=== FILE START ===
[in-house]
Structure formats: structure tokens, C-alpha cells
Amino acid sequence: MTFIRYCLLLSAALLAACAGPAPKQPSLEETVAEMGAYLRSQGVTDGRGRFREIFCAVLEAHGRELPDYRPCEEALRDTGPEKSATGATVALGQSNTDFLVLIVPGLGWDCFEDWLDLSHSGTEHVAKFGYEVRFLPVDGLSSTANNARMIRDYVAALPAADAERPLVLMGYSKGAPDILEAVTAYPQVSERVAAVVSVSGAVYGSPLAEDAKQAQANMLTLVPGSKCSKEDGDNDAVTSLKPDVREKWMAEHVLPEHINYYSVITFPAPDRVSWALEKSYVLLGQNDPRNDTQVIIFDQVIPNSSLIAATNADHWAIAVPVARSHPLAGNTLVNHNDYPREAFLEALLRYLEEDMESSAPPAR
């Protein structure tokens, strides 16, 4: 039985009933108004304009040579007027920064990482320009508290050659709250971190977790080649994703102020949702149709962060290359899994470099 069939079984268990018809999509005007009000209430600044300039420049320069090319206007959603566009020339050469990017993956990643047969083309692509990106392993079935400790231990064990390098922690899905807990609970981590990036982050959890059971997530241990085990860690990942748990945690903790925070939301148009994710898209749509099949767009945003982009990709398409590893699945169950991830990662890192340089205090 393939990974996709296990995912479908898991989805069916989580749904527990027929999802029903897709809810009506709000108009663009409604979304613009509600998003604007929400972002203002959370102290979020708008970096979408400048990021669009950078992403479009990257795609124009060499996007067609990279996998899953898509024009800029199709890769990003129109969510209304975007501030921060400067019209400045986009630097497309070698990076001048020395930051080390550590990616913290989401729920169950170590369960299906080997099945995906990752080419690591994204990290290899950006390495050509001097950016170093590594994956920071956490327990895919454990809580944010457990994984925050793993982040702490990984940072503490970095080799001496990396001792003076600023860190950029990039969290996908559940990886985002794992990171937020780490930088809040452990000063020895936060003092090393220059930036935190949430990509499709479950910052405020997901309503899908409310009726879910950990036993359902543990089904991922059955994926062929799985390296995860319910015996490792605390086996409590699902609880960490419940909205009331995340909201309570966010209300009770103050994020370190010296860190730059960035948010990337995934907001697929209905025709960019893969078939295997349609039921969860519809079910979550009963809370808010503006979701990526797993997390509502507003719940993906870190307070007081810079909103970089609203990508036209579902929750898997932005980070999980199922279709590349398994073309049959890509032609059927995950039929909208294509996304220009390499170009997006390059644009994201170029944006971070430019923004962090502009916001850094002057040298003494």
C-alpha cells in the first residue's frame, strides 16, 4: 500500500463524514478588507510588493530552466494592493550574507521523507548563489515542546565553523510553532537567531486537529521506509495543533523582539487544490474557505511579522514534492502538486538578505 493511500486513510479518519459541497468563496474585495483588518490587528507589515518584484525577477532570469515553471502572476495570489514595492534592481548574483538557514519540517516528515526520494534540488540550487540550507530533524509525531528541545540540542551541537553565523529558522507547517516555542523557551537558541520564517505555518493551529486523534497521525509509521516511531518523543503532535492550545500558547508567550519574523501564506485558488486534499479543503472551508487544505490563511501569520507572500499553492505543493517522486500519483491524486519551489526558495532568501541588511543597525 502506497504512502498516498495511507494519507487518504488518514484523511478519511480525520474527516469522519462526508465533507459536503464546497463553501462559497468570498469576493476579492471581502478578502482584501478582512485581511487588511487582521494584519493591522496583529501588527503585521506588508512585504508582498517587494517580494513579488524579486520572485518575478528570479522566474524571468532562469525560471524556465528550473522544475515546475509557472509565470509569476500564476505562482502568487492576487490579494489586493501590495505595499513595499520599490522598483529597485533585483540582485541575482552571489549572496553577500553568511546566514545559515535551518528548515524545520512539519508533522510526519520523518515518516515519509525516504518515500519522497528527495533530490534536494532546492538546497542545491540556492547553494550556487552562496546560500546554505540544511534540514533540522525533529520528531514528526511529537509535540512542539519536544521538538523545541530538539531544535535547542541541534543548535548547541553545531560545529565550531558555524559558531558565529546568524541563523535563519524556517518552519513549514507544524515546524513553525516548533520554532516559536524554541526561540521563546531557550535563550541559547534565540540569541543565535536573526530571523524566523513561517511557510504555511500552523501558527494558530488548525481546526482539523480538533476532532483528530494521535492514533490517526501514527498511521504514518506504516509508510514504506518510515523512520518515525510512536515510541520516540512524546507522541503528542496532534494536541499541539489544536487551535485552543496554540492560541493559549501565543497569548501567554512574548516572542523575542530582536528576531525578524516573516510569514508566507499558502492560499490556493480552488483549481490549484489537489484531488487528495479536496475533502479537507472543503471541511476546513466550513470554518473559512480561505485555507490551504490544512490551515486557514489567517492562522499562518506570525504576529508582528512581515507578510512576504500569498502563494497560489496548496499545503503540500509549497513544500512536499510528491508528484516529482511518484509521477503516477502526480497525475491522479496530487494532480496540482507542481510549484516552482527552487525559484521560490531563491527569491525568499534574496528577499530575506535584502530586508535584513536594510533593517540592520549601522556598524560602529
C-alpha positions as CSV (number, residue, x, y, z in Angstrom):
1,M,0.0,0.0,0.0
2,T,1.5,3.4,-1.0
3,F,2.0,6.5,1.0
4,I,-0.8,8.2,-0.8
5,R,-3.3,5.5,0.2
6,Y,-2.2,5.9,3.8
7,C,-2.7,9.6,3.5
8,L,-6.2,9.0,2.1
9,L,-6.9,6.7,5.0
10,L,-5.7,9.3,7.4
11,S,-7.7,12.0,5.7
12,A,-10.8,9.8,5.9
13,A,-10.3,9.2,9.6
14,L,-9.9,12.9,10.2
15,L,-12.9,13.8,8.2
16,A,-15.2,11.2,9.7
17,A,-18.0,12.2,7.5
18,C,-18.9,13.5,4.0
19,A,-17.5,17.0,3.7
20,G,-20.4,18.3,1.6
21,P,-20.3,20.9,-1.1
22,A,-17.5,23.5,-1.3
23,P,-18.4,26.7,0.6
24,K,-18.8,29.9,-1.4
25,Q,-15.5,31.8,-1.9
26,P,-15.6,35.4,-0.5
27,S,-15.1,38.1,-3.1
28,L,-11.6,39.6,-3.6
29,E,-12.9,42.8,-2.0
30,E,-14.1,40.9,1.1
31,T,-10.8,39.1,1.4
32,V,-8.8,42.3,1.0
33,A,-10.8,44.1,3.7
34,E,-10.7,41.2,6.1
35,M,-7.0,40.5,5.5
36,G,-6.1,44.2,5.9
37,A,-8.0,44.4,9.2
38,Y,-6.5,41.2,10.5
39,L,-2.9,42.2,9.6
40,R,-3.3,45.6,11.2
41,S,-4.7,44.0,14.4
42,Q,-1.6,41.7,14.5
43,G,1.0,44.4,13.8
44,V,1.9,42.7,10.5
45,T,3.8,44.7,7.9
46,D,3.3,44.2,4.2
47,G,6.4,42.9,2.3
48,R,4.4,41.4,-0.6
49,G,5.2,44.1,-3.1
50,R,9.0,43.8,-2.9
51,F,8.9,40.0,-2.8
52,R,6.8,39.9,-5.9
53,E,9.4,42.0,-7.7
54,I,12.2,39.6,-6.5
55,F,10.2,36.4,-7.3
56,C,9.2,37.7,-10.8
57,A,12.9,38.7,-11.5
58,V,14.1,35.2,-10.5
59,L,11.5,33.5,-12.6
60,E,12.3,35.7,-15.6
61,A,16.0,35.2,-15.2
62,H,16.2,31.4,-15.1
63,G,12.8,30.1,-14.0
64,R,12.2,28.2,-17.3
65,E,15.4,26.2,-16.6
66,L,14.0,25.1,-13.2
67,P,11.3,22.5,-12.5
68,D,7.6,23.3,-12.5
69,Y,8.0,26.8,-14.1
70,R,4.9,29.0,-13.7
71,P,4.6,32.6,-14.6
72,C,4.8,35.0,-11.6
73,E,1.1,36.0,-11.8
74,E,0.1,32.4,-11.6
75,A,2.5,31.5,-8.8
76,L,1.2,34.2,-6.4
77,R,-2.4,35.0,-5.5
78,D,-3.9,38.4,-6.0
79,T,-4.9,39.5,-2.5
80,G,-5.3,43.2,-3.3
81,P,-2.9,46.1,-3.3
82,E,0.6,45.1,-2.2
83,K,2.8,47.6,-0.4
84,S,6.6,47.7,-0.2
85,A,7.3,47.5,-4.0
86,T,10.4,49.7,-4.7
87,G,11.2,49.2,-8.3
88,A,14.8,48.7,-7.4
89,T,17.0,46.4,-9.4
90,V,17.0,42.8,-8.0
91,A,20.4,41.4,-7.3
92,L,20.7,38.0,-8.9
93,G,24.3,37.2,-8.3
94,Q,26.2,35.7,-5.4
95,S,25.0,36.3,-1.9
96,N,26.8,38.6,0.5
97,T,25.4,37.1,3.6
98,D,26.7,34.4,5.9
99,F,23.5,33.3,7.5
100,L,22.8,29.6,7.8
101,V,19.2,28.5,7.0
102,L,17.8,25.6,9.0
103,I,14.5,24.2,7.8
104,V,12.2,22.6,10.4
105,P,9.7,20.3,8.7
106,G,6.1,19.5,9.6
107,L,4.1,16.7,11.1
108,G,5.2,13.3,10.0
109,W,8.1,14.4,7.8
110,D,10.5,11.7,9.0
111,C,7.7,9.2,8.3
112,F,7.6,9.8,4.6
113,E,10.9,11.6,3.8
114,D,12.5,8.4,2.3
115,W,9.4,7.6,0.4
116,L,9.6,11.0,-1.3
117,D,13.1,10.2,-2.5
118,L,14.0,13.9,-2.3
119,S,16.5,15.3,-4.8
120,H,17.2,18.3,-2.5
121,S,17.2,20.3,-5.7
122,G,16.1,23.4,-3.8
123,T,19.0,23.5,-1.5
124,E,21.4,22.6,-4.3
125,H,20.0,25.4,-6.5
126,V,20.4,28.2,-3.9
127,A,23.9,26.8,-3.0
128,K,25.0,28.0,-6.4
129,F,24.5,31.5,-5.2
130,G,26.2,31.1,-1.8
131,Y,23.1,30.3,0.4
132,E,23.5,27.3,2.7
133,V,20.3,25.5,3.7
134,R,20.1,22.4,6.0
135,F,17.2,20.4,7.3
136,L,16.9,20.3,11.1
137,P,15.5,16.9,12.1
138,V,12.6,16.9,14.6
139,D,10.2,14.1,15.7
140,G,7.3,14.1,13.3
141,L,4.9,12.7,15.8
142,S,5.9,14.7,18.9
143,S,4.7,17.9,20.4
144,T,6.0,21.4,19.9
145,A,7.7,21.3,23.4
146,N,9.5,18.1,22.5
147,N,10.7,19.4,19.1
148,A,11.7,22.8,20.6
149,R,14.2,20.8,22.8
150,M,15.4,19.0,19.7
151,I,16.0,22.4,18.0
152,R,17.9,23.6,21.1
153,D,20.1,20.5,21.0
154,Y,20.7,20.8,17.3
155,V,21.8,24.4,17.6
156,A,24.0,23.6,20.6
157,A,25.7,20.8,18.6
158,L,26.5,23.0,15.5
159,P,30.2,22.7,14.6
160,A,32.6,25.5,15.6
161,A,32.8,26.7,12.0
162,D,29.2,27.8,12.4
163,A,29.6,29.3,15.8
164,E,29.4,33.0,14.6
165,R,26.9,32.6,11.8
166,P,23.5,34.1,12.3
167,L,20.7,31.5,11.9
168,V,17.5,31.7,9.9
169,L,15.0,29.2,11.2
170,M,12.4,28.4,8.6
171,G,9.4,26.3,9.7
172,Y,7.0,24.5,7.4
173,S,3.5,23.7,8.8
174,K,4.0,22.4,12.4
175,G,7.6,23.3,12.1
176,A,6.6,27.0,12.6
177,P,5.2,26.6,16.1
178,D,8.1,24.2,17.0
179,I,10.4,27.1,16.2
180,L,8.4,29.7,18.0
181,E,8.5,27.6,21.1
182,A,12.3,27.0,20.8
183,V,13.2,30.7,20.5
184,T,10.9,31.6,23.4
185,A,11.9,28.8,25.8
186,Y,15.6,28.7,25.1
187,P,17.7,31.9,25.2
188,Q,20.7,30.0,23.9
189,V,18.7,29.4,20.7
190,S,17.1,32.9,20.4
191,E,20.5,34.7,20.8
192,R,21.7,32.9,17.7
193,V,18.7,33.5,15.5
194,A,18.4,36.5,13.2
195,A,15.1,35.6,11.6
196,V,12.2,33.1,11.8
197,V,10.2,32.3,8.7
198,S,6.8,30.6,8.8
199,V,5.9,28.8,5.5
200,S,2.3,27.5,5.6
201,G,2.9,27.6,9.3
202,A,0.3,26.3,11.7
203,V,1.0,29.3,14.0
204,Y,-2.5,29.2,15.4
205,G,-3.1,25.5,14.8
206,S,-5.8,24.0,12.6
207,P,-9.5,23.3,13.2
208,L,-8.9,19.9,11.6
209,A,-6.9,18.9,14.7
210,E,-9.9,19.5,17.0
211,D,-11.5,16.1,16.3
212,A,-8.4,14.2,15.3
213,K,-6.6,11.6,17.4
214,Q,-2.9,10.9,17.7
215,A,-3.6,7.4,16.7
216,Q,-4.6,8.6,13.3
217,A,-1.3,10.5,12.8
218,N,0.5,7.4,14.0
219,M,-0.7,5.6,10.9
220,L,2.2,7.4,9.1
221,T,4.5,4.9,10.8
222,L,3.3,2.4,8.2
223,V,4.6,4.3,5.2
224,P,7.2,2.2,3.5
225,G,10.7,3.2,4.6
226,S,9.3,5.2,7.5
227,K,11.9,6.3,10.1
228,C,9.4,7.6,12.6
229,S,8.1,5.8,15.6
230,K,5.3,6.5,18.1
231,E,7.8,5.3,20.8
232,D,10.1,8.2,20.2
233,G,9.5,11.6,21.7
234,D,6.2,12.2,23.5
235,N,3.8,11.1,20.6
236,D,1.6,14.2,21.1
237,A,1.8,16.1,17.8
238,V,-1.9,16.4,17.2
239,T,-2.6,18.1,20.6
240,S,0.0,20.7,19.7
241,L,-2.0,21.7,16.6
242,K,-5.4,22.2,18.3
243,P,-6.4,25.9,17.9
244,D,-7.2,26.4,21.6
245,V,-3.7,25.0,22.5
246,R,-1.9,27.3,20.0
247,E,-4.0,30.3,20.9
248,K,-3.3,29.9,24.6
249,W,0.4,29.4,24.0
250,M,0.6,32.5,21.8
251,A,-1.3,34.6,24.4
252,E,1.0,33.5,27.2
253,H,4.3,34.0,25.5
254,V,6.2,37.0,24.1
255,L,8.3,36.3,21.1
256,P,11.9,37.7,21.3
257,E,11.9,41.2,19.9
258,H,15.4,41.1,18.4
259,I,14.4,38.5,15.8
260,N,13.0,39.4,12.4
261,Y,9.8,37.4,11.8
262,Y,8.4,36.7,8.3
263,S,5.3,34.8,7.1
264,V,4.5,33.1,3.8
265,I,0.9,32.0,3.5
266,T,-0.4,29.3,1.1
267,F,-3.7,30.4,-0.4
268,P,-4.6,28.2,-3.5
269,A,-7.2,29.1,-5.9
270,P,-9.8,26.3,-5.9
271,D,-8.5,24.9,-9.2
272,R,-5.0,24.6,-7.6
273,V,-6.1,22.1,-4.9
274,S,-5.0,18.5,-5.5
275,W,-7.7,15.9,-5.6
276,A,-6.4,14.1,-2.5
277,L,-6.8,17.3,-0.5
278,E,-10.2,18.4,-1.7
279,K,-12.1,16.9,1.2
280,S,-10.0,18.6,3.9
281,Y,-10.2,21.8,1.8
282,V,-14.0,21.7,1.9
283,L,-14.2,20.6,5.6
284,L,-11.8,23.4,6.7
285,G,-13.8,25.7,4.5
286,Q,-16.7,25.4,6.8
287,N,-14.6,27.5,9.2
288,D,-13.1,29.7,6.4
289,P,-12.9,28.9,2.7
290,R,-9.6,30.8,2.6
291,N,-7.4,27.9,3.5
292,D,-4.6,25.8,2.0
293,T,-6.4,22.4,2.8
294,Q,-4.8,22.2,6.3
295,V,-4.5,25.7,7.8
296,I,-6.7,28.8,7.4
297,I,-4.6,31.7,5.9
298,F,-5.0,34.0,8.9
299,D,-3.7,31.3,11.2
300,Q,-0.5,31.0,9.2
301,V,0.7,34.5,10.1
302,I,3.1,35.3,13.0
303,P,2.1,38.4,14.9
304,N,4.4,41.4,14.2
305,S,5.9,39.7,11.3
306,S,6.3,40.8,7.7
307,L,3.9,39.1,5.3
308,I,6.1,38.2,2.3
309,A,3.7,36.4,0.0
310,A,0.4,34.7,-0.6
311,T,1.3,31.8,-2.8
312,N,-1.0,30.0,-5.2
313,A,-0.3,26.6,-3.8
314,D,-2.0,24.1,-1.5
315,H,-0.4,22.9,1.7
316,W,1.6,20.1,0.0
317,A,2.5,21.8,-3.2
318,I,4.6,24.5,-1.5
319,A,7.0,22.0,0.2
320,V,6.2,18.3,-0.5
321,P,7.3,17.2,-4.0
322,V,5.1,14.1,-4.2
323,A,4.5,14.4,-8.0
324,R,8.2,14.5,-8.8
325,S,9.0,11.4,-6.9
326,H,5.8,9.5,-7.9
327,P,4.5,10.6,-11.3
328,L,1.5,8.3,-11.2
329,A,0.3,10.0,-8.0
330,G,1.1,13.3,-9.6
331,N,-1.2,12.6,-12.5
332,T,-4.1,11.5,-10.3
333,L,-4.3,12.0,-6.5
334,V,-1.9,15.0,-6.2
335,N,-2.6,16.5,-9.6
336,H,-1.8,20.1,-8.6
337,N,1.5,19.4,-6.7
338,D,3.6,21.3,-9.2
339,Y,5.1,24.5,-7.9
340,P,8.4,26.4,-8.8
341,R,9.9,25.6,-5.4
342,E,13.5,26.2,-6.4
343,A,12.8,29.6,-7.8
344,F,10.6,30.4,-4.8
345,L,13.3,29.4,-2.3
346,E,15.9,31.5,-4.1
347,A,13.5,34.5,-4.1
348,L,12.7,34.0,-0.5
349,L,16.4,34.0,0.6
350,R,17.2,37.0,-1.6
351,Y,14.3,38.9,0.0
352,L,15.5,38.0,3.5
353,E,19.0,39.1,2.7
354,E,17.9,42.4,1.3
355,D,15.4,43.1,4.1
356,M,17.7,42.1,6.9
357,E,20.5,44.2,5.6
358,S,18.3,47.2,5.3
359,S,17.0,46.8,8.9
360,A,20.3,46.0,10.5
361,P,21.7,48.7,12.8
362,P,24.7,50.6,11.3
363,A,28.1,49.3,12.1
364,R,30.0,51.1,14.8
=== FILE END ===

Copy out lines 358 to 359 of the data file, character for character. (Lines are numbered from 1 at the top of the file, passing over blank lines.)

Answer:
352,L,15.5,38.0,3.5
353,E,19.0,39.1,2.7